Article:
Spoilers galore ahead.
1. “Star Trek” is a good movie, but not a great one. It is purposely not aiming to be great; given the “alternate reality” it claims to be, it could be treated as a stand-alone episode. It consistently recognizes the depth of the mythos, whether that is the fullness of the characters, the natures of those inhabiting the cosmos, the sense of value underlying technologies, and the themes already covered by previous adventures. Better “Star Trek” movies than this one include “The Wrath of Khan,” “The Search for Spock,” and my personal favorite, “The Undiscovered Country.” It is no surprise that Leonard Nimoy emerges in the midst of this movie and speaks with a gravity oddly missing from the opening sequence, and yes, this viewer did miss William Shatner and the rest of the old crew at that moment, even while loving what this movie was achieving.
This is a humble movie in a sense: it is meant to grab your attention and make you pay attention to all that has come before. We see this most easily in the rich characterization; even with limited lines and scenes, the crew of the Enterprise comes to life. But in another way – and this is no knock on the movie – bringing everything to life results in a lack of things to analyze. The dialogue is sharp, but one doesn’t have to think about every word. Imagery of light and dark, themes of faith and reason are flat-out obvious, if they go anywhere. What was maddening for me was how Kirk deduced the nature of the threat, and how that was almost a vision – a calling – and how that contrasted with the younger Spock, told by the elder at the end of the movie to have faith. I’ll have to check again, but there wasn’t nearly enough development of that theme, I felt, which could have made this movie one for the ages if developed properly.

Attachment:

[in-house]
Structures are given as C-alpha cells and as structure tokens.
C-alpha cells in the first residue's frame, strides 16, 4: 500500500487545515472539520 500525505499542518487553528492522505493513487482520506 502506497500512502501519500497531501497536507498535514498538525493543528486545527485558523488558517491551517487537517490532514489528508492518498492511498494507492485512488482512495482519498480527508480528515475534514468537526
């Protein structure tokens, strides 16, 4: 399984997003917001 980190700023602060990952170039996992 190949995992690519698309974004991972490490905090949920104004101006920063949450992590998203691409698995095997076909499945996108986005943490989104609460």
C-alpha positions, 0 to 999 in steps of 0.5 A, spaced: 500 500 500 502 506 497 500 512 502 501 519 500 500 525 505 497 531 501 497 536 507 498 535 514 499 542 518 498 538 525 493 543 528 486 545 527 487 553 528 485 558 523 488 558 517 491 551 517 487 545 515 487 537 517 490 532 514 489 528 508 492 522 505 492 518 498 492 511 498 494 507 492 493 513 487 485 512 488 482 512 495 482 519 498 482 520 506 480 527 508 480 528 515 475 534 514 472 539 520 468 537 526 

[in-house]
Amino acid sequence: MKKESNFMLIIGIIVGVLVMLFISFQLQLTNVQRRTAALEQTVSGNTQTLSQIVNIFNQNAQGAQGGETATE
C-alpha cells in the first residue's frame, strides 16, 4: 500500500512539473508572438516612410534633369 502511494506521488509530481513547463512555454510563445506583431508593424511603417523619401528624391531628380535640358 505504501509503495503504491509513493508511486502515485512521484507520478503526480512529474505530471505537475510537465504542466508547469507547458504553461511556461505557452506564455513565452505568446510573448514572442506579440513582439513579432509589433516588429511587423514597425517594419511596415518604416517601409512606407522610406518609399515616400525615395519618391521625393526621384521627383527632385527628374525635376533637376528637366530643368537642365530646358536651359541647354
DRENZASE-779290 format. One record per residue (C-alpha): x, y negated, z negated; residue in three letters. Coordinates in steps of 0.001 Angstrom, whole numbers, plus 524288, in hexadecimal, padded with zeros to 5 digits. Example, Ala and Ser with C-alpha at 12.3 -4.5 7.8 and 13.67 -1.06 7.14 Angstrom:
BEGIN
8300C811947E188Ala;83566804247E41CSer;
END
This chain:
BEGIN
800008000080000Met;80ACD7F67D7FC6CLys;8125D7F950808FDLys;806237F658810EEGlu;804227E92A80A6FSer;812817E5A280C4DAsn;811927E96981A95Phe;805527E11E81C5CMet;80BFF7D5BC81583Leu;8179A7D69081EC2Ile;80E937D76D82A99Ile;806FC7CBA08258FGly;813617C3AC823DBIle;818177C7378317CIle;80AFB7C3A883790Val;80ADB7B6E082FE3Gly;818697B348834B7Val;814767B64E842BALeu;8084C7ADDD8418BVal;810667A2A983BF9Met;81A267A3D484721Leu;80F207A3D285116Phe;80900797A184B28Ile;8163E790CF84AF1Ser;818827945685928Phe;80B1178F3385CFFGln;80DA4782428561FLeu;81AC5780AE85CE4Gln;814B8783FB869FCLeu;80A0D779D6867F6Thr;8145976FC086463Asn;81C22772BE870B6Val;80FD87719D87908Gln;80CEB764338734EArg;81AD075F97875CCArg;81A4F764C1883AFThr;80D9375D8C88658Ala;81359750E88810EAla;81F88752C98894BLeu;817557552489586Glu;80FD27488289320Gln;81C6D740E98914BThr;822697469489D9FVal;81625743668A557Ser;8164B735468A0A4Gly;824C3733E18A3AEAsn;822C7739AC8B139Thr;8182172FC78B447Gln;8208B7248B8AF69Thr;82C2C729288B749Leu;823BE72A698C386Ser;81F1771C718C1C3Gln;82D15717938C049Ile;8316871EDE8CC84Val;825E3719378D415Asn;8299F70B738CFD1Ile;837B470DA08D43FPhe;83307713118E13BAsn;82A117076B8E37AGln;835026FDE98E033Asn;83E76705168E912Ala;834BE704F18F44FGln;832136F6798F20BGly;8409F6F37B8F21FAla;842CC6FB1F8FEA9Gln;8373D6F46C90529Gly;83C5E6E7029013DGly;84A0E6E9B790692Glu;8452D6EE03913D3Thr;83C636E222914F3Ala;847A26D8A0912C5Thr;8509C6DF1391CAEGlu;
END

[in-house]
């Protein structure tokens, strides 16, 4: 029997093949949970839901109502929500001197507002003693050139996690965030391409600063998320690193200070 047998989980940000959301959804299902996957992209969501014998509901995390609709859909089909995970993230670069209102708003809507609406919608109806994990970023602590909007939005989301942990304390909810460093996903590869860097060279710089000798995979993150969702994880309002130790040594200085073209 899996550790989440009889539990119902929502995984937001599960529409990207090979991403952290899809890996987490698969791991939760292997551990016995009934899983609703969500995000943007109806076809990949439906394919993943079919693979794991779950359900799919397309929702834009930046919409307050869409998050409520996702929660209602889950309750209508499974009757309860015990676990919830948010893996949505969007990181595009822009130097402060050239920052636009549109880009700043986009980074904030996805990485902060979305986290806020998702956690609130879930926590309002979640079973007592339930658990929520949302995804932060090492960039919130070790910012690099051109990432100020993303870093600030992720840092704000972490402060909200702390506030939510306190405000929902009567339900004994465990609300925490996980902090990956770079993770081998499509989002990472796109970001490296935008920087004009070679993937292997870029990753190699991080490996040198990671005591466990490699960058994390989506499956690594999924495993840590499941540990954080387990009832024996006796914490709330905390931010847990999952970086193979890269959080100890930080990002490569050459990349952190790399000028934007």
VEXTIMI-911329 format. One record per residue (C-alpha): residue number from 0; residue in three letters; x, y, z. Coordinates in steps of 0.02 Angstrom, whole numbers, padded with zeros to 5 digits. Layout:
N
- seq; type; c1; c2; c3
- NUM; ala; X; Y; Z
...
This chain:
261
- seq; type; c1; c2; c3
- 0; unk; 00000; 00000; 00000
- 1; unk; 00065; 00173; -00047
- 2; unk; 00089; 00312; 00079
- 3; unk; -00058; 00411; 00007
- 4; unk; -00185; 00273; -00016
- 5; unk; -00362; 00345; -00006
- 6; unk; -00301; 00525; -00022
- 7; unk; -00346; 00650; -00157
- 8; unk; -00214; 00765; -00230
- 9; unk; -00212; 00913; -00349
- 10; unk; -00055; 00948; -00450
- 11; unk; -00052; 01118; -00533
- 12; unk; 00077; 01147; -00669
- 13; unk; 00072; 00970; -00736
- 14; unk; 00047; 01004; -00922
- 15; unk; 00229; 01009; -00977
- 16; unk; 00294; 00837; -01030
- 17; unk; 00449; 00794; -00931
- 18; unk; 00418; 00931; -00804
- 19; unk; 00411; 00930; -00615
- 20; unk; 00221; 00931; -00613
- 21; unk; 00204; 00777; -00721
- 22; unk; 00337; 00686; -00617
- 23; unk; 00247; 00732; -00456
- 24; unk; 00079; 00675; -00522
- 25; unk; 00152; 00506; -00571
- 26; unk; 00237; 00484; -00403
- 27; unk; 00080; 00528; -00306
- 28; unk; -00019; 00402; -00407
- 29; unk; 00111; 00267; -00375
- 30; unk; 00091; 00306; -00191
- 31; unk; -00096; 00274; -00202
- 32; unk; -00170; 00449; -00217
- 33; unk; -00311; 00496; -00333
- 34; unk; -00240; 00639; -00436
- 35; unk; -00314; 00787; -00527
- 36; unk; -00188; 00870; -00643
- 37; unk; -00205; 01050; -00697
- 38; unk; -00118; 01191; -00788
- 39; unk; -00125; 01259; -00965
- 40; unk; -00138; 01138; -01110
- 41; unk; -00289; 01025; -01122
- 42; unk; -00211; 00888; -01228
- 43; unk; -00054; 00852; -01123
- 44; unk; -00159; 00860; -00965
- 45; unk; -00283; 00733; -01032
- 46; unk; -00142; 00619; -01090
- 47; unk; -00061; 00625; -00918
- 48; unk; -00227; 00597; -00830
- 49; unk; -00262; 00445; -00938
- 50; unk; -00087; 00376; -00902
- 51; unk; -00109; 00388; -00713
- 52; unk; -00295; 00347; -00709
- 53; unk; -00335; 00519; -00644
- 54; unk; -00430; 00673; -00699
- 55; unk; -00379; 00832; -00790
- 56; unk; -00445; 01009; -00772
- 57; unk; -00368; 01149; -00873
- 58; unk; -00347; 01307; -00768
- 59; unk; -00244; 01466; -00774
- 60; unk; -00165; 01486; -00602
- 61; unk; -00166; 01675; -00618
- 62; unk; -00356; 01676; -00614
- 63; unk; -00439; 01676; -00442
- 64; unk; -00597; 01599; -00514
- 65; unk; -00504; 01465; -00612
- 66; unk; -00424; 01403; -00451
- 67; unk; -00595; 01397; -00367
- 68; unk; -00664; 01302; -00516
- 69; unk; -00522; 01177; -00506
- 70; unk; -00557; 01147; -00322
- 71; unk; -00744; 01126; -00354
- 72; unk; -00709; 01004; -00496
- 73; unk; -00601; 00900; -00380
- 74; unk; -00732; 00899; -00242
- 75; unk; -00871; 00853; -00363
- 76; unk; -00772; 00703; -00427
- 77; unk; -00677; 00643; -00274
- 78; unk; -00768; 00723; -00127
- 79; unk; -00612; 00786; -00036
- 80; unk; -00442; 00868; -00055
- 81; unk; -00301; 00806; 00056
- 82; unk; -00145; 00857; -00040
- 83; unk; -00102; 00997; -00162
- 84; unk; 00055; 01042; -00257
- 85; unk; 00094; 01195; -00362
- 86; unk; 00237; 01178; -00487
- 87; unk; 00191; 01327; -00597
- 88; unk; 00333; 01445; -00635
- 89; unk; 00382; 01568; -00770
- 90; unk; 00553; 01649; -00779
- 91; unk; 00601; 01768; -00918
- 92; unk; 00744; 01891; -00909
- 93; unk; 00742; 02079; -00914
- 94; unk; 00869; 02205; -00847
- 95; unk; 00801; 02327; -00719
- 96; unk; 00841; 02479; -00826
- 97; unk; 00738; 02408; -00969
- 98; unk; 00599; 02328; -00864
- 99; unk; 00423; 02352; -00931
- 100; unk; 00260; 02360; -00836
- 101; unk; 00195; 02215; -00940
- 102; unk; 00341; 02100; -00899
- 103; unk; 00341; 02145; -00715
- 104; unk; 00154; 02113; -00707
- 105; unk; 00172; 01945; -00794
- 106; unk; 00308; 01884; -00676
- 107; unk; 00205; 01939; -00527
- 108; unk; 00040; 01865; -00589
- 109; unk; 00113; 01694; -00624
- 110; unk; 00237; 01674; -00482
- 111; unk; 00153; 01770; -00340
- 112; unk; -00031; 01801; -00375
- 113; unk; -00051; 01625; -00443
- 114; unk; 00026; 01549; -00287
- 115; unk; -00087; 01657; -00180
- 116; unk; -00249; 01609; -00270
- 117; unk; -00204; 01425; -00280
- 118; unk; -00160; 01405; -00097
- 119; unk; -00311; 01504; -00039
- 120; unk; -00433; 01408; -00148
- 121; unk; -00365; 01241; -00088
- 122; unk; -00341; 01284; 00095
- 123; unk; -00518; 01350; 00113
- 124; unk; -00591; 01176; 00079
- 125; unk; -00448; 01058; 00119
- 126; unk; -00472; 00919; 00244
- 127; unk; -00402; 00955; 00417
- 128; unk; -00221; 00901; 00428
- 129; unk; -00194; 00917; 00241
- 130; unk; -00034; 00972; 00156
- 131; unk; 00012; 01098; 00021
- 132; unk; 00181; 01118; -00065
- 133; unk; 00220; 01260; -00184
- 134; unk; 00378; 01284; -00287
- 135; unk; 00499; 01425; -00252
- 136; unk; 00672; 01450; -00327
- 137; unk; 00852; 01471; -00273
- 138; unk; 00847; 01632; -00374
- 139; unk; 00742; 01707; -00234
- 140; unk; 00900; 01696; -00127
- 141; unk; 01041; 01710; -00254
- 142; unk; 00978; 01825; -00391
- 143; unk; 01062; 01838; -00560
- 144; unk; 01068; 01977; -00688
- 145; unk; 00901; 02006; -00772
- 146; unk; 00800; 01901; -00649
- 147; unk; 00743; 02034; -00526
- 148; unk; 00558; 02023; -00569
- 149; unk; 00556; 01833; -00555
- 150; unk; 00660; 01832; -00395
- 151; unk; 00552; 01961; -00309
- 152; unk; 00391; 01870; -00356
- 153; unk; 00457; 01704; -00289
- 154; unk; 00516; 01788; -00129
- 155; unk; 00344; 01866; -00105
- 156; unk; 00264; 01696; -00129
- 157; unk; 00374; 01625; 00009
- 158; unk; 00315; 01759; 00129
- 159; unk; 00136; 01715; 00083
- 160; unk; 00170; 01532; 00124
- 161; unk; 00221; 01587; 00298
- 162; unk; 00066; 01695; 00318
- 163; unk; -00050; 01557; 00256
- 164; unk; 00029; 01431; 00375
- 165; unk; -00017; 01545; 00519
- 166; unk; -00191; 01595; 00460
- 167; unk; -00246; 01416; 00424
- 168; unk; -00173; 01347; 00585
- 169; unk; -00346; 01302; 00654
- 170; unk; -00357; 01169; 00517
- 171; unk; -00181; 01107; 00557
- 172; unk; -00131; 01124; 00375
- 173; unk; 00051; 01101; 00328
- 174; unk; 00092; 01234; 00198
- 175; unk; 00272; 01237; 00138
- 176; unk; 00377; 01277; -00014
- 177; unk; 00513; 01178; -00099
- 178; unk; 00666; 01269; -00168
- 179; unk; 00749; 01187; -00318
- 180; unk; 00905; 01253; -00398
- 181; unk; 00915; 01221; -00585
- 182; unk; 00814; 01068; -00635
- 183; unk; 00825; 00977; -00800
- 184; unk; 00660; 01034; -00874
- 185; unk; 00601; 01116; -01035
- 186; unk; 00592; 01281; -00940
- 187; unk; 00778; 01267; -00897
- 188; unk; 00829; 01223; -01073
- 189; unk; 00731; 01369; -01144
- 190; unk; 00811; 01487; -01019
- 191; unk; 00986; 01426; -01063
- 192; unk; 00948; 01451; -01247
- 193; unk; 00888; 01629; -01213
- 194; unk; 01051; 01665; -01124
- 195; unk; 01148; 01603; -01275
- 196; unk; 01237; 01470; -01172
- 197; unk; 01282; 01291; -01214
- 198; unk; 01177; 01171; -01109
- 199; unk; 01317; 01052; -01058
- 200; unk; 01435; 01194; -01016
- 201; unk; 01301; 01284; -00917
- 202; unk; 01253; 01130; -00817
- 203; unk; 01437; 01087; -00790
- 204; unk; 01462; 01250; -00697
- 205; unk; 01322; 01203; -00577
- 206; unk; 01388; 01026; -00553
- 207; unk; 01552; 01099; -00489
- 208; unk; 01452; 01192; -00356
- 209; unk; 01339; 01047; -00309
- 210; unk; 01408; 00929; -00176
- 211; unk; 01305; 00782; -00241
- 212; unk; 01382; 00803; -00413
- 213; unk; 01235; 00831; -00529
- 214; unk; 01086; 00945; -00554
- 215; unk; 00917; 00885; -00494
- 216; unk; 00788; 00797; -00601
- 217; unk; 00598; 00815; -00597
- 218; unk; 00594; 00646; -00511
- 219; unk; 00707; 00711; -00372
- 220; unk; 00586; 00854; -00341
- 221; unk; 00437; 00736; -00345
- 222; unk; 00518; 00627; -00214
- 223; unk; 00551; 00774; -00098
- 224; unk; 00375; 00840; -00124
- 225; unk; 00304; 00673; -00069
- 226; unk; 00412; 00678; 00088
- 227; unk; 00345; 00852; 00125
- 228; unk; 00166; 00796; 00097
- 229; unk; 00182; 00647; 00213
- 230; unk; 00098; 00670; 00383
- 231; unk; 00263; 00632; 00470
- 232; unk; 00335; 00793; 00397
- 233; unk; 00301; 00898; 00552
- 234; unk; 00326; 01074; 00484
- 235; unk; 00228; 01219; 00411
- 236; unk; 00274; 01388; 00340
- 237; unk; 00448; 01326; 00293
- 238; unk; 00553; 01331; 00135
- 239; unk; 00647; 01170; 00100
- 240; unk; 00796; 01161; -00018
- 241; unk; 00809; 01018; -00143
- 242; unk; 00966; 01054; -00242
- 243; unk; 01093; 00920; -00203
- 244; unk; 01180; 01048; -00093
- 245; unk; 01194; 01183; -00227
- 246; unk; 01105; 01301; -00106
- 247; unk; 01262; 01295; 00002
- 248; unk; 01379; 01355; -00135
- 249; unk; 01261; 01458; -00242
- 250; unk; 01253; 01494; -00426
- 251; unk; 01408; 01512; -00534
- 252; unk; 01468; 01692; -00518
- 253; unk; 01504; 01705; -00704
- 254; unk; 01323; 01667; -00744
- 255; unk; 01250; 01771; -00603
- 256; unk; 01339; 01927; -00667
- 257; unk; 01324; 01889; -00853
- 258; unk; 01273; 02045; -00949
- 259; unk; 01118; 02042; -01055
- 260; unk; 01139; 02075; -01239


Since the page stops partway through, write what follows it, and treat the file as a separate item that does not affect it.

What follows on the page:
2. Still. Where this movie was most thoughtful was in the development of the villain. Nero captains a mining vessel; he’s angry that he lost his wife and home planet because Ambassador Spock promised to save them and failed. The theme is that of the everyman vs. heroes – do we need heroes? The same acts of daring that characterize heroes also have enormous costs, and even while they may not have to be paid, the mere existence of heroes means that we can think ourselves able to control everything. Nero is coming from a perspective where Spock must be held responsible – heck, the whole heroic ethos must be held responsible – for attempting to conquer pain.
Nero’s anger, then, can be molded into this counterfactual: What if we could destroy heroism? After all, the power of the future is inevitable, we will progress. The Romulans who are miners are bigger and stronger than everyone else; the mining vessel is huge with incredible technology, able to obliterate an entire armada and drill to the center of any given planet. If progress could wage war on heroism on its own grounds – if progress could go back and annihilate the foundations of myth – wouldn’t the world be a better place? Nero can go and share his pain with the cosmos, and yes, this is a thoughtless vengeance of his, but perhaps it can remake the universe into something better.
The sign that it can make the universe into something else is the impact the bodily/emotive (miners) has on rationality (Spock). The younger Spock is the key whose significance Nero is aware of, although Nero has no clue why. We viewers know better: Spock, after losing his planet, doesn’t do anything crazy. He wants to rendezvous with the fleet and stop Nero according to a more typical plan. He wants to show that the ways of people as a whole, of bureaucracy, of accepted wisdom, of following orders works. In other words: not daring is an acceptance of pain, a hope that progress can continue without any major striving. Spock’s passivity is exactly what Nero’s vision, if we can say he has a vision, demands – no more heroes, just a world where we feel each other’s pain, make no pretense to be better, and accept our roles.
3. This is the movie where Kirk teaches Spock; Ambassador Spock is necessary because the situation is so dire, but Kirk’s faith isn’t really faith in the sense of conventional piety. He’s more than willing to learn, contrive and execute as needs be. Nor is his love particular: command includes securing the welfare of those who had beaten him to a pulp previously. The younger Spock is trapped within the dictates of the personal and familial; reason was a tradition for him, and he could excel because of that circumstance.
But Kirk here represents nothing less than the awakening of another side of human reason, the willingness to explore. I don’t believe J.J. Abrams for one second when he says he wasn’t too into this series – this is just too well-done, too thoughtful for a leading-in, an invitation to explore the rest of Star Trek on our own.